2009’s Enter the Void is the third film I’ve seen by Argentine director Gaspar Noé, the other two being Irreversible and I Stand Alone. It’s my favorite of the three. This post is long overdue, as I saw, and was blown away by, it several months ago.
From the very beginning, with its blaringly colorful, garishly flashy, epileptic seizure-inducing opening titles, Enter the Void is obviously striving to do something visually very different and impactive, aiming for sensory overload and trippy, mind-bending experiences. And it succeeds. Destined for controversy and plenty of hate due to its graphic sexual content and themes, I think few people would deny that visually it’s fascinating and innovative.
A brief description of the plot:
Oscar, a young American drug dealer living in Tokyo, has been separated from his younger sister, Linda, since their parents died in a traumatic car accident when they were children, and has recently been reunited with her.
The first part of the movie introduces us to the protagonist in his apartment from a first-person perspective, showing us his psychedelic, out-of-world experience after he takes a particularly powerful hallucinogenic drug. He then heads over to a bar called “The Void,” where he is killed in a police raid.
After Oscar dies in the squalid bathroom of The Void, the movie shifts to a wider, disembodied, more abstract, even metaphysical perspective, soaring vertiginously over the city, beyond and through normal boundaries, penetrating walls, and focusing again at certain places/times as he observes Linda and others he knows in the wake of his death.
Ultimately it is something that just needs to be experienced by the viewer. The continuously flashing, pulsating, shifting-colored visual quality of the movie is impossible to describe, and it’s also accompanied by an uncanny, throbbing, experimental, sometimes unsettling soundtrack.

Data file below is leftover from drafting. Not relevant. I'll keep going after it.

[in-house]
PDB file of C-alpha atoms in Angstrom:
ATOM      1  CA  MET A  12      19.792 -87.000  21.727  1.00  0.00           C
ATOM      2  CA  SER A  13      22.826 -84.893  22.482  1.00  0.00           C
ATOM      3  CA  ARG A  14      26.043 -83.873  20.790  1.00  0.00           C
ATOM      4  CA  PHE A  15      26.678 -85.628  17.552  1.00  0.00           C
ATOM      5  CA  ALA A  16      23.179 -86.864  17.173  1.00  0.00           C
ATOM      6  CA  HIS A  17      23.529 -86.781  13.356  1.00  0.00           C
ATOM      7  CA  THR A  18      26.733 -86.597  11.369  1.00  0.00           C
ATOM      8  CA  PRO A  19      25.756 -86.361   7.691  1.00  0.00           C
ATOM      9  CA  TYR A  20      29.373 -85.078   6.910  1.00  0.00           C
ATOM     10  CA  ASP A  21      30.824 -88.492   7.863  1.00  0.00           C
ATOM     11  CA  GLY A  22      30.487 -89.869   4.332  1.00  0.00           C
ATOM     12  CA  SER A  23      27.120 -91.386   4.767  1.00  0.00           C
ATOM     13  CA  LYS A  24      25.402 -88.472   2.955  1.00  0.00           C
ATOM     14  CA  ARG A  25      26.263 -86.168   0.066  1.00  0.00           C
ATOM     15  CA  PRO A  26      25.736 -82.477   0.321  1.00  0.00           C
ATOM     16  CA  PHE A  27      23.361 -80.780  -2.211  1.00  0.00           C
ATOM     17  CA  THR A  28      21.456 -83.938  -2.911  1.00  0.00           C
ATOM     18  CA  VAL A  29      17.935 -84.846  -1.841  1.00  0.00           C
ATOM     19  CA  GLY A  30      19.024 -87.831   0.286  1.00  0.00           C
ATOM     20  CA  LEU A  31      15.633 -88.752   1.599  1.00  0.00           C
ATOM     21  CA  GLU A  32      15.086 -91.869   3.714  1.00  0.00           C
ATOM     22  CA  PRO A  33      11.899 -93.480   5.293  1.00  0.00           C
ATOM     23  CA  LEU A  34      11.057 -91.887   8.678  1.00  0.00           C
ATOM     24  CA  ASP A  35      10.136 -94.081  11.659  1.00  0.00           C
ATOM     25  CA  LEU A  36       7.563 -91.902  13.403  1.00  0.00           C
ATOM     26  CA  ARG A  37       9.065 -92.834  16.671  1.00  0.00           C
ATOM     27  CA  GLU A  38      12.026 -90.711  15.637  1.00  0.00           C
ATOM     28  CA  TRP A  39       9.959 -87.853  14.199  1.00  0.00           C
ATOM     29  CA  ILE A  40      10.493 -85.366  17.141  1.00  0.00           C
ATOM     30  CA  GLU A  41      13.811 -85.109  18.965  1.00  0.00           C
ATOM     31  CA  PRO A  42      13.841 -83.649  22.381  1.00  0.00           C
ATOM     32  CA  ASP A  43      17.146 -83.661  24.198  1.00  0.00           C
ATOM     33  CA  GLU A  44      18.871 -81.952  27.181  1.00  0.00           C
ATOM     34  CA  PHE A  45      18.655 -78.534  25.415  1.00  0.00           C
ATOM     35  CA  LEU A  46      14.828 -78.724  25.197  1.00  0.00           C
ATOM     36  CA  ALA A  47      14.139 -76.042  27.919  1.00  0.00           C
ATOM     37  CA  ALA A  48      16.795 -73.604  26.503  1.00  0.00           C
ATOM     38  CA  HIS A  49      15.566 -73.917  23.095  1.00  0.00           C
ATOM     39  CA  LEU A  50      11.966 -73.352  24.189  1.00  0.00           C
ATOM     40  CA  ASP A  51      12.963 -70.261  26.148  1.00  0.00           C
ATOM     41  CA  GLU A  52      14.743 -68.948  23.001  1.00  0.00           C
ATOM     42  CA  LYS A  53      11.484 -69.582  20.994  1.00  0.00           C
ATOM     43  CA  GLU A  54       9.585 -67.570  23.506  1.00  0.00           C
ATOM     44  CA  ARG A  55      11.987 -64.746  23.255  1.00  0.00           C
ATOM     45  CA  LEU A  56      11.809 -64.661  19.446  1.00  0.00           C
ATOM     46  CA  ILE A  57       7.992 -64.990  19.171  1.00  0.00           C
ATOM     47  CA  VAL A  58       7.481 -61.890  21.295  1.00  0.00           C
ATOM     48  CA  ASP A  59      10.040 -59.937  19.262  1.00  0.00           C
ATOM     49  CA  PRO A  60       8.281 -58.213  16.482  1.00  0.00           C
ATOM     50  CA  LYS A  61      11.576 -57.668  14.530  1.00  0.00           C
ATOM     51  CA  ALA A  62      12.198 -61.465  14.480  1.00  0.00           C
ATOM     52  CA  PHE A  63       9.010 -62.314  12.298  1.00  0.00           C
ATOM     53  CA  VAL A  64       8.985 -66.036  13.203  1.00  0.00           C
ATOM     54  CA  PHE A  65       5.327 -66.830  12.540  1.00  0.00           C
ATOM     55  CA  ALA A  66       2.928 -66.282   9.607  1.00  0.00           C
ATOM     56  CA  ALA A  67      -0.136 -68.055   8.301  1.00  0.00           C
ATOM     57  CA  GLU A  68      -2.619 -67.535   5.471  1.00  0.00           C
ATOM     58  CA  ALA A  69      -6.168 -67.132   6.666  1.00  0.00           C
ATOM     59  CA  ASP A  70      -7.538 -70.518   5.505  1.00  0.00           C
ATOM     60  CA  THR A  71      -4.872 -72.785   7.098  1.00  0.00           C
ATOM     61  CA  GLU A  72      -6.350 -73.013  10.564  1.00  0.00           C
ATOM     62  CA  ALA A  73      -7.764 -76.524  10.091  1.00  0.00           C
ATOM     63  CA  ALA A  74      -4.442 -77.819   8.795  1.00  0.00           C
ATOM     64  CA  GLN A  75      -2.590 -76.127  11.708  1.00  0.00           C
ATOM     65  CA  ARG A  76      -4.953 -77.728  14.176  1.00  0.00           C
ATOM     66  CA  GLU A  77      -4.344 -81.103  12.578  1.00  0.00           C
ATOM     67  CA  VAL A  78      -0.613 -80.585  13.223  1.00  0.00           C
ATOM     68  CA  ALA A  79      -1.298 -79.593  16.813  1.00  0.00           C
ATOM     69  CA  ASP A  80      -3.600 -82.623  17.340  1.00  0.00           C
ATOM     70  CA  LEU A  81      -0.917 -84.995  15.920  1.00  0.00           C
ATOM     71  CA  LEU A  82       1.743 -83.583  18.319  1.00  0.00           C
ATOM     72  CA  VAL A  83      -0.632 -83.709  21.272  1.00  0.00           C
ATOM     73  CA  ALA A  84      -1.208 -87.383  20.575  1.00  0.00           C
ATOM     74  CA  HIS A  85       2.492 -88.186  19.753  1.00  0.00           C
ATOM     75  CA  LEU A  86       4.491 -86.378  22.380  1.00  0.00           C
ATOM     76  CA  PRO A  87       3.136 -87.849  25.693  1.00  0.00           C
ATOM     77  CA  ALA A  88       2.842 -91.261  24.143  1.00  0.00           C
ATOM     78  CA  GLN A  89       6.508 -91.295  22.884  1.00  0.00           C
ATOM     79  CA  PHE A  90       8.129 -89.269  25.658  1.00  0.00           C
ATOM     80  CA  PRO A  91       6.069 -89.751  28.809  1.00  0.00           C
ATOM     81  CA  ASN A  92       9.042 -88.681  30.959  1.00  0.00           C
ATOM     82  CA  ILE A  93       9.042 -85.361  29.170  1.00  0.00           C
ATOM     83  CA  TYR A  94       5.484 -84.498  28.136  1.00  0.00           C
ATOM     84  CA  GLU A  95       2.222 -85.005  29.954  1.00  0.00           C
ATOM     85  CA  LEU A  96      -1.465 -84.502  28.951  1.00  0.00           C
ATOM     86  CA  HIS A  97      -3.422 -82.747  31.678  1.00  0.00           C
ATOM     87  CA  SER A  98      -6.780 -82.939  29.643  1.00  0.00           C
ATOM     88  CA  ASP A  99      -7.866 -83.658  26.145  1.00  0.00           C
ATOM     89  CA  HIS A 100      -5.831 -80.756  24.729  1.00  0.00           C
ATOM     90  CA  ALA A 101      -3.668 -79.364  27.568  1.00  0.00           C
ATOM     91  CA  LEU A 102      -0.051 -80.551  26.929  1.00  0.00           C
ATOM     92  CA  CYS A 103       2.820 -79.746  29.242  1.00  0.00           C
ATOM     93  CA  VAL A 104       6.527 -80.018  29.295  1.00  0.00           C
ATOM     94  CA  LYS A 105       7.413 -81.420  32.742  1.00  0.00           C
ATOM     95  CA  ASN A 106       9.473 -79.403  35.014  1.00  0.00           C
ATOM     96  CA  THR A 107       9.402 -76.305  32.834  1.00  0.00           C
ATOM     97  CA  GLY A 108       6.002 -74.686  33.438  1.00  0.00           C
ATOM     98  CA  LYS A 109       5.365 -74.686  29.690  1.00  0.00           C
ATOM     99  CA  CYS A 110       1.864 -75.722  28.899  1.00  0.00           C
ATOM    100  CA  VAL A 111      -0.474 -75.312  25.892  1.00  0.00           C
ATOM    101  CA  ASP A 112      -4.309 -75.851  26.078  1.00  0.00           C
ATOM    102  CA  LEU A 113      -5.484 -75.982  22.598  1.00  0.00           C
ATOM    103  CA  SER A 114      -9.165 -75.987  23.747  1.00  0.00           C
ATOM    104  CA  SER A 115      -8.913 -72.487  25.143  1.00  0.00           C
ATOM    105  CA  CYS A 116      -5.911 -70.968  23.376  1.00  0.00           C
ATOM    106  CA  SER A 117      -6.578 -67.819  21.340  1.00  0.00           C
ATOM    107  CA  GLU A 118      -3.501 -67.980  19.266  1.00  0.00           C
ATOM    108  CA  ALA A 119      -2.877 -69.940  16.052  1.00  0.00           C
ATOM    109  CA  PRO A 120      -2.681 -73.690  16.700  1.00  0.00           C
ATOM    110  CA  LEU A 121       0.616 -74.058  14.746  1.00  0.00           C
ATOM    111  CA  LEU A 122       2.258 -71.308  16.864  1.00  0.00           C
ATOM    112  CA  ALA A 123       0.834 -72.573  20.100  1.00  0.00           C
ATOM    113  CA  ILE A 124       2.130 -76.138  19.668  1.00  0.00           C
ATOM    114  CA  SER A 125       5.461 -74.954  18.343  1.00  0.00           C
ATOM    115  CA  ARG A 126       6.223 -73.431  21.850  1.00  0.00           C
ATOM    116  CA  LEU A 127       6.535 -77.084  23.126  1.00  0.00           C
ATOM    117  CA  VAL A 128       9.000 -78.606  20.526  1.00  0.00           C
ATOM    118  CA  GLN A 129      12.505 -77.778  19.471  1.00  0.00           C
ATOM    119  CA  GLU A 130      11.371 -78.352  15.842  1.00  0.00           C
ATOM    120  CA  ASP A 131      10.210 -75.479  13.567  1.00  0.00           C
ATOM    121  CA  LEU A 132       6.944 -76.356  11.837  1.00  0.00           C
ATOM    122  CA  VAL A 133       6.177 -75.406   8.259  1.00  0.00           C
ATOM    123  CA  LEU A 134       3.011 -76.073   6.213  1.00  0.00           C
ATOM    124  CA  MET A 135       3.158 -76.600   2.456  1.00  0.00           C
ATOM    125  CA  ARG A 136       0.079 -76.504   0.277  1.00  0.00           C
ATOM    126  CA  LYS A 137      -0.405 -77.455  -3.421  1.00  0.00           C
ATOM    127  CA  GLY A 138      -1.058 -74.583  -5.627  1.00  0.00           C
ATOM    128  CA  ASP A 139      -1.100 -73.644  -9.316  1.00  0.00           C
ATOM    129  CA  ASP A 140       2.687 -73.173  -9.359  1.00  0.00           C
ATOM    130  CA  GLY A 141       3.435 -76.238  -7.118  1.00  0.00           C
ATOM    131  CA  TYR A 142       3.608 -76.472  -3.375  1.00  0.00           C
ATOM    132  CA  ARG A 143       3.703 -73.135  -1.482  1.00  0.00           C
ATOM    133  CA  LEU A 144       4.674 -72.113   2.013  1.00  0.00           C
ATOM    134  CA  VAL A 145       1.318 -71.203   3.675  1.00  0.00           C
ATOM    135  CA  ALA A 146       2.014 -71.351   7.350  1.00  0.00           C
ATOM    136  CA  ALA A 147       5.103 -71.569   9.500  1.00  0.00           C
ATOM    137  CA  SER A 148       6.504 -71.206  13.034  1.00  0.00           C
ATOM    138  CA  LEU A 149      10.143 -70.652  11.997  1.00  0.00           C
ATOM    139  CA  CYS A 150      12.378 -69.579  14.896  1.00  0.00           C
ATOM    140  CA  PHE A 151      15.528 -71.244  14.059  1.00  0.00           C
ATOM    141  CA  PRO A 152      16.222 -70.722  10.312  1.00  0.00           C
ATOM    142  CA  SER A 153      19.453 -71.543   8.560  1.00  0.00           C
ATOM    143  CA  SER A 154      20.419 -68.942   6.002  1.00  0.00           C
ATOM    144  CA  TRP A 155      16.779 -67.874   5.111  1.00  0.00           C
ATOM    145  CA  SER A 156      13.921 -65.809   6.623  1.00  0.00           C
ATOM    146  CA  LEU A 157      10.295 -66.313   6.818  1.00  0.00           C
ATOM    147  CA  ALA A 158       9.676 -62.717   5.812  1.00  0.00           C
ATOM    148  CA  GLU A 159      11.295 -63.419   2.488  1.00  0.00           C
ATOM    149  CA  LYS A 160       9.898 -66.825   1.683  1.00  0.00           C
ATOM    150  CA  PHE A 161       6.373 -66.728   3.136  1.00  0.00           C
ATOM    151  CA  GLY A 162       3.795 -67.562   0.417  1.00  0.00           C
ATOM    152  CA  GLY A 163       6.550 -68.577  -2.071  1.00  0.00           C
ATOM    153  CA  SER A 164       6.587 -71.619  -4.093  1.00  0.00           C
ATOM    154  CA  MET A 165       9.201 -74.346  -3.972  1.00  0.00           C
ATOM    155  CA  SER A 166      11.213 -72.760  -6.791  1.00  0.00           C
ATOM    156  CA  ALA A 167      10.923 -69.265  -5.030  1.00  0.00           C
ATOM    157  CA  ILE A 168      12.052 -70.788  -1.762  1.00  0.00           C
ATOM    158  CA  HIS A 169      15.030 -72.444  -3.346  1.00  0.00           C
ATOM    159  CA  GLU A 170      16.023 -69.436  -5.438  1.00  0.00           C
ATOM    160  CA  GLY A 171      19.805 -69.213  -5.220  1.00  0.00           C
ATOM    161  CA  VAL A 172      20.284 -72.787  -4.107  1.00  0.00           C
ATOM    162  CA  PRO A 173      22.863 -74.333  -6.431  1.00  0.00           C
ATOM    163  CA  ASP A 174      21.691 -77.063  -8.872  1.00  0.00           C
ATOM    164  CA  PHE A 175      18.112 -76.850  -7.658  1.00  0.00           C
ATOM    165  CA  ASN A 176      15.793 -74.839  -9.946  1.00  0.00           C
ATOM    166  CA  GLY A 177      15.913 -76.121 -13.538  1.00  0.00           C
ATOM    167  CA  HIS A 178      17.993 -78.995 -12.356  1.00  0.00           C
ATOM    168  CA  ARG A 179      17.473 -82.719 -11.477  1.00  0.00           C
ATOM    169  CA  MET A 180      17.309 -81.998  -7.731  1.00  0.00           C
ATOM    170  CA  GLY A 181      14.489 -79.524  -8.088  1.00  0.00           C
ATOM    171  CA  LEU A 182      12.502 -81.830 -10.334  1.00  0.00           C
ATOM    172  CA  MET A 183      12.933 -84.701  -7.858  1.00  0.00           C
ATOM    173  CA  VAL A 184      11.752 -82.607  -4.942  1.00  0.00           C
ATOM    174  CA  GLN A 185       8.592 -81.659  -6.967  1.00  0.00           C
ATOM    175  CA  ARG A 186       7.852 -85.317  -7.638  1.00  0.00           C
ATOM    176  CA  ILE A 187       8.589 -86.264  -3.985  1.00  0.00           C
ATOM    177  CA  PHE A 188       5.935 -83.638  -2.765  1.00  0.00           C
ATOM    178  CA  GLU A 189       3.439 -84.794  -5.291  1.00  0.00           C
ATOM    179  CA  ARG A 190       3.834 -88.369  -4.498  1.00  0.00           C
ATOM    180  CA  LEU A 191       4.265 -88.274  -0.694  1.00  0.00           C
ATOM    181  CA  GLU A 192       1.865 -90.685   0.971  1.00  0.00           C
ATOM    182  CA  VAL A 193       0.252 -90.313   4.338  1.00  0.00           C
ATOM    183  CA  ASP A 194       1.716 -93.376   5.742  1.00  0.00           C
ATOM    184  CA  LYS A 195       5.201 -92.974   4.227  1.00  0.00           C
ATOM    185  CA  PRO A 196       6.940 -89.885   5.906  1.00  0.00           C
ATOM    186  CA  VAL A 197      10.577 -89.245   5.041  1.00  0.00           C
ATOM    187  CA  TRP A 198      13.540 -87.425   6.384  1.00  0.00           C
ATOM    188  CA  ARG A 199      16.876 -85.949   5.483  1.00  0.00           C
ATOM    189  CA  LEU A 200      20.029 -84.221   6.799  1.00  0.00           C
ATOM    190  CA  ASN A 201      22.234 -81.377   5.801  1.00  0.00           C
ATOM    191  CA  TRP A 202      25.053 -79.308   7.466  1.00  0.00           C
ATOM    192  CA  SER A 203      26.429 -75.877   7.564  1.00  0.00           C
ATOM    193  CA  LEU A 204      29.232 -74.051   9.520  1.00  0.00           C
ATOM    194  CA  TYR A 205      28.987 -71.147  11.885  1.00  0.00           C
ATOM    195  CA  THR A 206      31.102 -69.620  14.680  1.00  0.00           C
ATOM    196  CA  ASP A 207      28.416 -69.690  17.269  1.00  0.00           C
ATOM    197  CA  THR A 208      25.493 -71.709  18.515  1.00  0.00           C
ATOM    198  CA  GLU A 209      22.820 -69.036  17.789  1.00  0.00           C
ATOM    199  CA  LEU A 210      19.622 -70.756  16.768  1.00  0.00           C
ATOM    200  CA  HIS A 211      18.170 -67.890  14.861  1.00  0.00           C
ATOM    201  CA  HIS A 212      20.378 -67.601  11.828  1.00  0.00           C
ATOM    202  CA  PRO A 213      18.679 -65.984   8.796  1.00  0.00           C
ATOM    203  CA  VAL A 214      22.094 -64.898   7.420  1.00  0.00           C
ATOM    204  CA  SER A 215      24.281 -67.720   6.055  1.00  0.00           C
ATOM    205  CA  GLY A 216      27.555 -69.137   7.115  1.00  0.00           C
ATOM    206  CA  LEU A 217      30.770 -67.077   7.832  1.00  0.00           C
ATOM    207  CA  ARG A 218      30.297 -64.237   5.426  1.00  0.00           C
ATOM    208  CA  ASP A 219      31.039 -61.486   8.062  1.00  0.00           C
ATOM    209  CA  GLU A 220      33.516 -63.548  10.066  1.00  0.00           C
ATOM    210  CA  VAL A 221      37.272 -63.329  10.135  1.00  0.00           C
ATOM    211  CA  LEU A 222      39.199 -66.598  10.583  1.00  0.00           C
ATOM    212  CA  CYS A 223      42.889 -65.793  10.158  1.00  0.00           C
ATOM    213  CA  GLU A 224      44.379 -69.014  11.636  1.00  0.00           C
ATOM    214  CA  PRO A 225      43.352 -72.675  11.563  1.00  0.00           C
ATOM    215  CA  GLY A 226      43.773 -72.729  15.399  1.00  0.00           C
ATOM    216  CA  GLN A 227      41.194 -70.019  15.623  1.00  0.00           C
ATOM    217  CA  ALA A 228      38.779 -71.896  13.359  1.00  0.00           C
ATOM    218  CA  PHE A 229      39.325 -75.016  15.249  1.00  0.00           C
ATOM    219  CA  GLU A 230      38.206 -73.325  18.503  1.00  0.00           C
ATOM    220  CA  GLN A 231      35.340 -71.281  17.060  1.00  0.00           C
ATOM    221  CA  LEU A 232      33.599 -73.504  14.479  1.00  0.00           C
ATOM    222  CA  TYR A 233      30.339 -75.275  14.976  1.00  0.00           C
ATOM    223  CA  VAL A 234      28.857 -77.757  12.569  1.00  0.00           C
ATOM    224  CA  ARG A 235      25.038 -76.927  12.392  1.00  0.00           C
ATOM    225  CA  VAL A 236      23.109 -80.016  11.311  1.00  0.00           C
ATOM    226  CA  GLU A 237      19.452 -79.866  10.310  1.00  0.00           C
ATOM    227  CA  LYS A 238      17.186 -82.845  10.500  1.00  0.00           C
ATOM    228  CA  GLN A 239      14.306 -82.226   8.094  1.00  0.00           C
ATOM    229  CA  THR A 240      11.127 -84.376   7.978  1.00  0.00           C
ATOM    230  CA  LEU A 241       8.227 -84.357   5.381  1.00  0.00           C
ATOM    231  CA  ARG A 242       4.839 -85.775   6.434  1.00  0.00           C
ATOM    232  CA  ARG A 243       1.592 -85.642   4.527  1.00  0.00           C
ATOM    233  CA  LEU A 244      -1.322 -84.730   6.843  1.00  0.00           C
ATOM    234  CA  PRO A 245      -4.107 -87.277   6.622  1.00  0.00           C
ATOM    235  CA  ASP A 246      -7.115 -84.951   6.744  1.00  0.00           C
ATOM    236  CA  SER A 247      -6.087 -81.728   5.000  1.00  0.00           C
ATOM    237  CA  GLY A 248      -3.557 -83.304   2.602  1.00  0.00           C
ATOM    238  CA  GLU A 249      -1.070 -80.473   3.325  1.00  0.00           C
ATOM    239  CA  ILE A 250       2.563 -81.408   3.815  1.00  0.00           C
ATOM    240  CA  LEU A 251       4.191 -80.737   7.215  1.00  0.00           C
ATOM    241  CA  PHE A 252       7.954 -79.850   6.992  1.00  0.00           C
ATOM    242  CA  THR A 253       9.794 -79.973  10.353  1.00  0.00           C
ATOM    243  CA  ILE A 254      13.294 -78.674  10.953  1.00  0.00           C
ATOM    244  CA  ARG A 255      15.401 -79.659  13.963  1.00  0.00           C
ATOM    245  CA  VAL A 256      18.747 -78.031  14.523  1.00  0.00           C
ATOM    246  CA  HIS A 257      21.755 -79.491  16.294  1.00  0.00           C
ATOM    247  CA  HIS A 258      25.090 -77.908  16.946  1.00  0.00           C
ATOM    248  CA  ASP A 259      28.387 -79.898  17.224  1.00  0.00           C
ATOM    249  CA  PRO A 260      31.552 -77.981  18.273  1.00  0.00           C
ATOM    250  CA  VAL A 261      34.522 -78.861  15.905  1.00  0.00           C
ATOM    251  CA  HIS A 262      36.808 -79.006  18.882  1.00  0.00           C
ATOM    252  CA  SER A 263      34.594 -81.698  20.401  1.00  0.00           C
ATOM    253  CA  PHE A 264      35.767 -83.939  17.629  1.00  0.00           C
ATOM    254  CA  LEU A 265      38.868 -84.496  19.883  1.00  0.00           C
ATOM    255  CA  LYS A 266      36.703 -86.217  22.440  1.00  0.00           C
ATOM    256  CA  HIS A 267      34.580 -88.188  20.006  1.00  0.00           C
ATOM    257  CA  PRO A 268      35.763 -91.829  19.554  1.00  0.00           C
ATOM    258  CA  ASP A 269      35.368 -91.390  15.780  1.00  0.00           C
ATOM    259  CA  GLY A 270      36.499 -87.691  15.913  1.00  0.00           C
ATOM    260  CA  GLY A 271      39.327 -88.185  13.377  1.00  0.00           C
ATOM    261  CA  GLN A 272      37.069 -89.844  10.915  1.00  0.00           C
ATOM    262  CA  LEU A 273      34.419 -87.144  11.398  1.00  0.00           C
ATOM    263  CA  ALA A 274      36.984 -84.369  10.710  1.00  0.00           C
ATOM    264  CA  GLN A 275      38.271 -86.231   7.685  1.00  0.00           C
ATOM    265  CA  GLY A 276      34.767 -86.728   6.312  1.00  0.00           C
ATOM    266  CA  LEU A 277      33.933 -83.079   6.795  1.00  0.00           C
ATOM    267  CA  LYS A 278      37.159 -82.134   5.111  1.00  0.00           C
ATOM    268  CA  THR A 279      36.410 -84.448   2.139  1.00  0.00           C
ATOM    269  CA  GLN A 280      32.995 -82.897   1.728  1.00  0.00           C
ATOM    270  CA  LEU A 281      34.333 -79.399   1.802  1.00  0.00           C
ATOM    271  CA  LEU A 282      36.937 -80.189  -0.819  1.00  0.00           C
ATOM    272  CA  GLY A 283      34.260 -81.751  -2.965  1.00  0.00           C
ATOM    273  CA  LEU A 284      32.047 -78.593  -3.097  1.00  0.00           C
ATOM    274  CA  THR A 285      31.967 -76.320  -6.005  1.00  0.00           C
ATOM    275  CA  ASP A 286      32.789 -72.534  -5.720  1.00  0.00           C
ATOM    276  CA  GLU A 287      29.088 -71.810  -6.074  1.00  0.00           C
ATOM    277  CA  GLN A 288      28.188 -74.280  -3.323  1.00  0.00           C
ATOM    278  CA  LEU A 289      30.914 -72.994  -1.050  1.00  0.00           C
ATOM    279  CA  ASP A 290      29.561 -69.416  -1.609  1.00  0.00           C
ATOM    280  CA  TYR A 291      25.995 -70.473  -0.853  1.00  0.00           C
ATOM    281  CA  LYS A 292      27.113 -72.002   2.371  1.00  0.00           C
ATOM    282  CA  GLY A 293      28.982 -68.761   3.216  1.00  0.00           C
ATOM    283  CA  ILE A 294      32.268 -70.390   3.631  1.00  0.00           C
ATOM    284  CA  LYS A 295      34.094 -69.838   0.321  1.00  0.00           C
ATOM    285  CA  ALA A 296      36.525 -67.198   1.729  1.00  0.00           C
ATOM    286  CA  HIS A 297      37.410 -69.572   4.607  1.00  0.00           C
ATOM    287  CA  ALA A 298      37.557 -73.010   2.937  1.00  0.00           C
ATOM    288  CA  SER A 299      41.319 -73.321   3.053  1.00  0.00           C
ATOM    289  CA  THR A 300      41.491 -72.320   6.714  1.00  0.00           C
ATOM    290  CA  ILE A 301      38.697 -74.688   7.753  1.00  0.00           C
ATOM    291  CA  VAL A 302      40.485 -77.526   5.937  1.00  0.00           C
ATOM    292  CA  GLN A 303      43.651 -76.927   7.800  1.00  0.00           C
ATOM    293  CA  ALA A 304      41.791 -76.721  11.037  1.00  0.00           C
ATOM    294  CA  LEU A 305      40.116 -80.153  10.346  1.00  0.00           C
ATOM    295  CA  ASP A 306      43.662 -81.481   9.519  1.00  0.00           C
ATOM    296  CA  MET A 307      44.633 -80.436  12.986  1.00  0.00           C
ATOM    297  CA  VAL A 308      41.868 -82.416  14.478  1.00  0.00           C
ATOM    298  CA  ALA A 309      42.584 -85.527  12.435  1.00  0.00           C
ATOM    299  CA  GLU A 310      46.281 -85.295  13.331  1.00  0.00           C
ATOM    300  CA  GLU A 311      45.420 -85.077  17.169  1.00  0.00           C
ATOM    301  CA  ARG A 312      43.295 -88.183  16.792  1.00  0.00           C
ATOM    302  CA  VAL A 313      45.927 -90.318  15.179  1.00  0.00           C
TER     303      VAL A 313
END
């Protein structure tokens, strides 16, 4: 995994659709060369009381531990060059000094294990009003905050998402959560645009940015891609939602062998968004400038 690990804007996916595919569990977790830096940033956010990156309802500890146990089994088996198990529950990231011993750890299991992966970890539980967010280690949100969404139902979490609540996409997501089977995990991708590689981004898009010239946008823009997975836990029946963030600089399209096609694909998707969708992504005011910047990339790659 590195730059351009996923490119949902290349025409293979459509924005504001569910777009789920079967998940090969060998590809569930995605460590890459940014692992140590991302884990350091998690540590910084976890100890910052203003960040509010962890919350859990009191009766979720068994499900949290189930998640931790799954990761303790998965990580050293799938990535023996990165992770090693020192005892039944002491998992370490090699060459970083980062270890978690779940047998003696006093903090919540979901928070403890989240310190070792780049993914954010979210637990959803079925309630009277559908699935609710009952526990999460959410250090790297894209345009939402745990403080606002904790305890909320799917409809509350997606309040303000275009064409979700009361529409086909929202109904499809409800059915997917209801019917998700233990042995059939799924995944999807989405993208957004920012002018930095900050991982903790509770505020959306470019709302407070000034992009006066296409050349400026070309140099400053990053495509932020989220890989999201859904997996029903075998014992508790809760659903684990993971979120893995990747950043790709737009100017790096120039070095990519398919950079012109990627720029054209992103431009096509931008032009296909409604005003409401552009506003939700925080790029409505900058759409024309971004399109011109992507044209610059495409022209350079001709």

Noé is interested in tapping into intense, violent, primal emotions in his characters, exploring dark and gritty themes, and Enter the Void definitely follows this vein. I see him as always combining grittiness and tenderness in his art. There is a lot of explicit sexuality, violence, and harshness, all in the midst of the neon-enmeshed, garish, sordid underbelly of the Tokyo urban nightlife. And there’s definitely a rather bizarre death/sex/rebirth-cycle theme running through it all. Oscar’s postmortem physics-transcending wanderings push at and disturb and alter the ordinary boundaries of individual consciousness, expanding them incredibly outwards.
At 161 minutes, Enter the Void is rather long, and I didn’t particularly care for the direction shown in the last part. Nevertheless, I loved the movie as a whole. I found it to be a lot more interesting than I thought it would be from the trailer. It’s one of the most interesting films I’ve seen recently, and probably ever. Perhaps not for the squeamish – though I will never understand people disliking movies just for being transgressive and dealing with taboo themes.